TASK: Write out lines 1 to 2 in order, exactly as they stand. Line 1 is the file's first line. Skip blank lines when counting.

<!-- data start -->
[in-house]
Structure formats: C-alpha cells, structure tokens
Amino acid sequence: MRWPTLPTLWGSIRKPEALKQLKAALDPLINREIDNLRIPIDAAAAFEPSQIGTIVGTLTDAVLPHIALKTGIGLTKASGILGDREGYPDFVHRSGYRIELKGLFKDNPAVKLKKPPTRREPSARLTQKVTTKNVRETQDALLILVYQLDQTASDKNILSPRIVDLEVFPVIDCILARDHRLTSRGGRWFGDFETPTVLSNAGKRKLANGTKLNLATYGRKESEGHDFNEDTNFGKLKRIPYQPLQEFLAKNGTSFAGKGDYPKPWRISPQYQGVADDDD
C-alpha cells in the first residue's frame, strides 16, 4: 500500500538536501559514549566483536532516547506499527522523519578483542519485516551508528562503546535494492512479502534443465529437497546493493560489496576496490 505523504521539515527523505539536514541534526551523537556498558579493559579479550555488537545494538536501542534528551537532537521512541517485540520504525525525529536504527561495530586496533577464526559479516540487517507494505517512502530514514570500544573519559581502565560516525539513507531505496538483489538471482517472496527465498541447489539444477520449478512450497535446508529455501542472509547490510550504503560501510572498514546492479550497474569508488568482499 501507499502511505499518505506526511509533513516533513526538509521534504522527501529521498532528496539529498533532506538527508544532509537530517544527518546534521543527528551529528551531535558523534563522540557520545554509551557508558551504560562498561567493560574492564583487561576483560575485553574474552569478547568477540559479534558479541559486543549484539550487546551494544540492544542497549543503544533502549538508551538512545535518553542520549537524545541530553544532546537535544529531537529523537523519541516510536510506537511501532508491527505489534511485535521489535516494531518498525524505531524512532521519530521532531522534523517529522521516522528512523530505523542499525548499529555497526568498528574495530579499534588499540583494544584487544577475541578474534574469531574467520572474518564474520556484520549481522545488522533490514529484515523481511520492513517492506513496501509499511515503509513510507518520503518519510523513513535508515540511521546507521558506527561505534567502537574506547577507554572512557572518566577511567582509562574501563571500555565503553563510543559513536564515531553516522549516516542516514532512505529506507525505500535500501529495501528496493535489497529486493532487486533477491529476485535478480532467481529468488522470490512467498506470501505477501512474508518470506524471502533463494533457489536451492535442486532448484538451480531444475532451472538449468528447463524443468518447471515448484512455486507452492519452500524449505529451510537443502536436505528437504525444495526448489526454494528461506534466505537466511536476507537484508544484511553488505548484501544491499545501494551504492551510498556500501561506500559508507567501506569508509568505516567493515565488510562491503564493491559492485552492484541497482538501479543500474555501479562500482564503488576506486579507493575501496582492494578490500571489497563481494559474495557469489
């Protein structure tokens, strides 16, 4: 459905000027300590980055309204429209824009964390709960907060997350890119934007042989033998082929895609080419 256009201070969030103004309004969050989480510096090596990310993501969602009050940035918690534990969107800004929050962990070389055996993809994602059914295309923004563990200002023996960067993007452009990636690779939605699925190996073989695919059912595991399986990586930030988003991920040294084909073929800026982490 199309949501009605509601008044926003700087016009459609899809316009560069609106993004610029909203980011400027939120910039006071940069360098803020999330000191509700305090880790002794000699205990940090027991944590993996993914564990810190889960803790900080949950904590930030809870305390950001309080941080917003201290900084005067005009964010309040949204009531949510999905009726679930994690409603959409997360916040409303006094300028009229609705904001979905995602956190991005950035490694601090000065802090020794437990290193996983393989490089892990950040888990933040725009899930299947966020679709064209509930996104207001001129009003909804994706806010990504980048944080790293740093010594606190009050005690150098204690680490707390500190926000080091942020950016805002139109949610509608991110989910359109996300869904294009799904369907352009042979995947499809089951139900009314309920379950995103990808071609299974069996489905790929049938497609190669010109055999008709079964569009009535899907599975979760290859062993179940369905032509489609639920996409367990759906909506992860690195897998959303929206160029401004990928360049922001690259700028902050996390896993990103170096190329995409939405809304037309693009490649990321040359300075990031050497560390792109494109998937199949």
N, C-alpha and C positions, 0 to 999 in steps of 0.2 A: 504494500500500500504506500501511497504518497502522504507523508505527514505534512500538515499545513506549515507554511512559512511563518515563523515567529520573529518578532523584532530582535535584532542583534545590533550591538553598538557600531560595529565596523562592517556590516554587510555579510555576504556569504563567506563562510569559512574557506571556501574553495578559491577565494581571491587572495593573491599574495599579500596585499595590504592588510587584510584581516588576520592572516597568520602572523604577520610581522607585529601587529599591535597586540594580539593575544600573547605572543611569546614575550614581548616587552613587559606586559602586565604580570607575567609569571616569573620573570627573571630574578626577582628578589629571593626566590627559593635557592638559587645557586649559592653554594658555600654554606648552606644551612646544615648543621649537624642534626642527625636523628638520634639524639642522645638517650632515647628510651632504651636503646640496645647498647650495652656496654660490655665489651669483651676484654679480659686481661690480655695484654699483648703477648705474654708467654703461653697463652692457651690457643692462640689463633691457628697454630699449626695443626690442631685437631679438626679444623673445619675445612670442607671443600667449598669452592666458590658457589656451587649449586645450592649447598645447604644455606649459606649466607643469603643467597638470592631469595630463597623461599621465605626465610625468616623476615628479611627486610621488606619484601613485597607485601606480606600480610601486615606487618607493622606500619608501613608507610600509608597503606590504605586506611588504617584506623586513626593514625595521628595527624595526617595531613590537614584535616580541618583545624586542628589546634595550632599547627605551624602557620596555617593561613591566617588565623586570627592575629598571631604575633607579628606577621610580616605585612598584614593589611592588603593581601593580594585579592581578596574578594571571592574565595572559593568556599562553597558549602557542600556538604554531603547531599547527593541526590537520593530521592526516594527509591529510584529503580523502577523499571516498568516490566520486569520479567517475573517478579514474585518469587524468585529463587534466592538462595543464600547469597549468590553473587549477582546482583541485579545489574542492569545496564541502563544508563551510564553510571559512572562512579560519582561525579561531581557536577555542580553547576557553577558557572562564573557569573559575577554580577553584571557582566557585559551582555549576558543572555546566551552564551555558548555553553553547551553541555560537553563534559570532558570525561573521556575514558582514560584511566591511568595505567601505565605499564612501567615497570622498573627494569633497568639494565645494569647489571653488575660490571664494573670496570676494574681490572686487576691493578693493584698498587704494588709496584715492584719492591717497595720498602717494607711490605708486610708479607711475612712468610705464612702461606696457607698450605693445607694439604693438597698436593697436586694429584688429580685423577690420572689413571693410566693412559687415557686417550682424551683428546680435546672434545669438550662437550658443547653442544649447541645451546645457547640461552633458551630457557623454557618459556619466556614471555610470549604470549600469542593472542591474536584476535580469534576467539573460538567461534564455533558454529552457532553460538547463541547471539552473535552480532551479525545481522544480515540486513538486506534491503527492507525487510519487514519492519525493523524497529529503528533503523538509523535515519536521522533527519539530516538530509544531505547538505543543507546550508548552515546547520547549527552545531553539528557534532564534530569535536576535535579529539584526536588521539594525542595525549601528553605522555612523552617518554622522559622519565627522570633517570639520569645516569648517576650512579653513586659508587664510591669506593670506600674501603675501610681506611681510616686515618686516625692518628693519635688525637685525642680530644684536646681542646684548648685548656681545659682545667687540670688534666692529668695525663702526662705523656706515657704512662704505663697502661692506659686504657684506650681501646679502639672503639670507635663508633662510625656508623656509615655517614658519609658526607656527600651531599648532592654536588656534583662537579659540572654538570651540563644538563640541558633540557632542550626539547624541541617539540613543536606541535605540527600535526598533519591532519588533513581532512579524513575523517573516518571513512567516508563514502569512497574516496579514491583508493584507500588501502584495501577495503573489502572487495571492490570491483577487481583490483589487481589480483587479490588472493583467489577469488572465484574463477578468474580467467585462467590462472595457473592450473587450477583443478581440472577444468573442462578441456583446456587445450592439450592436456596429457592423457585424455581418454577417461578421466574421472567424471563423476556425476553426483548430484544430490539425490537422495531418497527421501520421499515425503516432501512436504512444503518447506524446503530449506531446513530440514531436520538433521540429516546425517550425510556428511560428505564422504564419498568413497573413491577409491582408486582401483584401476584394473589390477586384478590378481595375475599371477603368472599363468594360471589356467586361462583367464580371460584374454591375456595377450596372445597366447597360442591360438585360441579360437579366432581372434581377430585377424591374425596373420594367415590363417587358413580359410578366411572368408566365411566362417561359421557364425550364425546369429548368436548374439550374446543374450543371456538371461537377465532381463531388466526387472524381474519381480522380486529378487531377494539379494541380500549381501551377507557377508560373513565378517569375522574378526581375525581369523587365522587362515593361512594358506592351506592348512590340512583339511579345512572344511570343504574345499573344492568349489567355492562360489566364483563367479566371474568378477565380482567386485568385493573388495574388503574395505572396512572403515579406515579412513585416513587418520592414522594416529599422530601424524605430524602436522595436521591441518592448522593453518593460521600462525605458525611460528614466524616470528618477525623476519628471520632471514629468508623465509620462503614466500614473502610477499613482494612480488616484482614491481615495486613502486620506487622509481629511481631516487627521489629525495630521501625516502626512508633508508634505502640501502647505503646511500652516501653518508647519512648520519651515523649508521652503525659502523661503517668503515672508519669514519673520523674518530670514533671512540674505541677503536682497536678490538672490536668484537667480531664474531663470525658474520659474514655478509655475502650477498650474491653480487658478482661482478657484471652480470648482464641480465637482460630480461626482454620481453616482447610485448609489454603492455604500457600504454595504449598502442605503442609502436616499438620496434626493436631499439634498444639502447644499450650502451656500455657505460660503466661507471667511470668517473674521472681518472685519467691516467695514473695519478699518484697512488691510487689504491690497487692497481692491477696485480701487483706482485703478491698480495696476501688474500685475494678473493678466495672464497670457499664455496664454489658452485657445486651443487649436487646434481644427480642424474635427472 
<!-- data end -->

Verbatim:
[in-house]
Structure formats: C-alpha cells, structure tokens